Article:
Updated common protocol templates align clinical trial objectives, endpoints

By Melissa Fassbender

- Last updated on GMT

The TransCelerate CPT Initiative aims to reduce complexity in clinical trial protocols. (Image: iStock/Pinkypills)
The TransCelerate CPT Initiative aims to reduce complexity in clinical trial protocols. (Image: iStock/Pinkypills)

Related tags Clinical trial

The NIH-FDA Joint Leadership Council and TransCelerate BioPharma have issued updated common protocol templates (CPT) to accelerate clinical development.

TransCelerate BioPharma’s enhanced, technology-enabled Common Protocol Template (CPT) was created in alignment with the NIH/FDA-developed template, which was finalized​ early last week.

The FDA/NIH template is intended for NIH-funded studies, while the TransCelerate CPT​ includes additional text to support global, multicenter trials and re-use of protocol level information for other clinical trial requirements.

Both templates aim to increase efficiencies in clinical trial protocol development.

To learn more about the updated CPT, Outsourcing-Pharma.com talked with Dalvir Gill, CEO of TransCelerate.

How has the CPT evolved to become the current version?

The TransCelerate team first established key principles needed in a Common Protocol Template: structure must be streamlined and consistent, it must enable common wording relevant for all phases, and finally, it must enable endpoints that map to objectives and support the use of CDISC therapeutic area standards.

We leveraged the experience of our member companies, taking the best components from each of their existing templates. We gathered input from key stakeholders such as sites, IRBs, CROs, regulators, and CDISC. Over the past year, we collaborated with the NIH-FDA Protocol Template team to harmonize structure of the two templates.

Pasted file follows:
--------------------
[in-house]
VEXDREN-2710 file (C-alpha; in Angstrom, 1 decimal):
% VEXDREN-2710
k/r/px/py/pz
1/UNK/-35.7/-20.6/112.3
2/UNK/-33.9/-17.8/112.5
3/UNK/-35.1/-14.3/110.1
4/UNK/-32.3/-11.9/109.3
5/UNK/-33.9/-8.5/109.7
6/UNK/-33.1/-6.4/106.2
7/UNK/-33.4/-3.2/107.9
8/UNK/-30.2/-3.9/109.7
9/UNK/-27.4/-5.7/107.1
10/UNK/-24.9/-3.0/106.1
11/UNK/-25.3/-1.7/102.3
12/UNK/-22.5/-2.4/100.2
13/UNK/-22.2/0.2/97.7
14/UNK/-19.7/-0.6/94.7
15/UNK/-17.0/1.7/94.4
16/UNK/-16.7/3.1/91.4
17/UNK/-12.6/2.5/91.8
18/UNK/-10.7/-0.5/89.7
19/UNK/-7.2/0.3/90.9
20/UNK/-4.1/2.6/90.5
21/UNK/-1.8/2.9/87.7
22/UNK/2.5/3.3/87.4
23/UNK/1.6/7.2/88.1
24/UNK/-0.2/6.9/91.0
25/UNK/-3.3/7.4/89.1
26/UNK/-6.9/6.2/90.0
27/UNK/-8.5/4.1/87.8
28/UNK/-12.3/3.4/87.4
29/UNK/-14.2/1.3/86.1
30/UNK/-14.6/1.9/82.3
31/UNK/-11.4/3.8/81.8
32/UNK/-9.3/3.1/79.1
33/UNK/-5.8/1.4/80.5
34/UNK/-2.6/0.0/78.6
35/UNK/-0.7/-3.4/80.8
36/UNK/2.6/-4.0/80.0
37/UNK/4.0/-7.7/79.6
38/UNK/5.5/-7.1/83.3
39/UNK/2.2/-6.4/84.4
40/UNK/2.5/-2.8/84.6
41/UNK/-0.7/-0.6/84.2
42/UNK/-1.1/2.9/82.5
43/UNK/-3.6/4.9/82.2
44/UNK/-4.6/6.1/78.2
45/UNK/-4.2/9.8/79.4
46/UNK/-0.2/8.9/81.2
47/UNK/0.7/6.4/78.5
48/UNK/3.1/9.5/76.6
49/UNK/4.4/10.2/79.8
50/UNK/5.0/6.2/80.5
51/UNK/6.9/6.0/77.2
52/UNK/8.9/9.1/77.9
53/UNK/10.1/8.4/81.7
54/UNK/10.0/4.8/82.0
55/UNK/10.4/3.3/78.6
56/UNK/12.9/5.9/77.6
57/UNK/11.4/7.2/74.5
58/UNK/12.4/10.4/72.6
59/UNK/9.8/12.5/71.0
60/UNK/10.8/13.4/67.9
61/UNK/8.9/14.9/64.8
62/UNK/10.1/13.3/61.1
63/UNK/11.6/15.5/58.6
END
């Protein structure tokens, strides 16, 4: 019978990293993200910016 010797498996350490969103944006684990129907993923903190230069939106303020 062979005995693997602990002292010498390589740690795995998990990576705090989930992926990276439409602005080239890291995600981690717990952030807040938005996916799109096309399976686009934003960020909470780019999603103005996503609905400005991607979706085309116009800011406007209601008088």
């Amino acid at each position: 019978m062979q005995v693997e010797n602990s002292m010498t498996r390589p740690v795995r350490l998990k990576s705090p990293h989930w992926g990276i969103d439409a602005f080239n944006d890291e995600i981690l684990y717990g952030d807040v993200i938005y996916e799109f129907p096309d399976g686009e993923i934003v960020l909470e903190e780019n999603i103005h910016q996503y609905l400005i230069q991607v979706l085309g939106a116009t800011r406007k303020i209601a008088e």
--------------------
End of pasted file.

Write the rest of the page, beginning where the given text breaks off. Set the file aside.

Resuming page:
What are some of the most important components of the template?

The most important aspect of the Common Protocol Template is the established level 1 and 2 heading structure which will allow sites and regulator reviewers to easily find information. The adjustments to the structure in the current release were reached in collaboration with the NIH-FDA Protocol Template team as we aligned both templates.

Other important aspects include alignment of objectives and endpoints; establishing common endpoints aligned to the CDISC Therapeutic Area standards, and common language when we used consistently will speed the time to first draft and reduce human errors.

How will having a standardized template help advance research?

Having a Common Protocol Template will ease protocol interpretation and review by sites, IRBs, and regulators. Protocols have become increasingly complex and difficult to navigate, with sponsors providing protocols in their own structure. Sites spend time deconstructing and interpreting protocols when that time would be better spent with patients.

Every clinical trial needs an approved protocol and since 2010, the number of new studies registered in Clinicaltrials.gov has increased by ~20,000 per year – that’s 20,000 clinical protocols, with no standardization for initial review.

Our collaboration with NIH-FDA to align the structures of CPT and their newly released protocol template will take harmonization and information sharing even further. Following a harmonized template will also enable review and even comparisons of studies and by regulators.

How does it facilitate the use of data standards required for protocol endpoints?

The CPT therapeutic area libraries establish common objectives and endpoints based on the CDISC Therapeutic Area User Guides. Utilizing the CDISC Therapeutic Area Standards is one step toward an end to end use of standards.

The latest release of the CPT includes therapeutic area libraries in Alzheimer’s Disease, Asthma, Diabetes, and Thorough QT (TQT). More libraries will be developed during 2017.

What are the next steps for the CPT Initiative?

In the short term, we hope to increase the usability and value of the Common Protocol Template by incorporating feedback from stakeholders and expanding the library selections to include additional Therapeutic Areas.

We are also investigating transformative changes in automation, content reuse, and traceability that may be enabled from a harmonized protocol in order to reduce the time to study start up.

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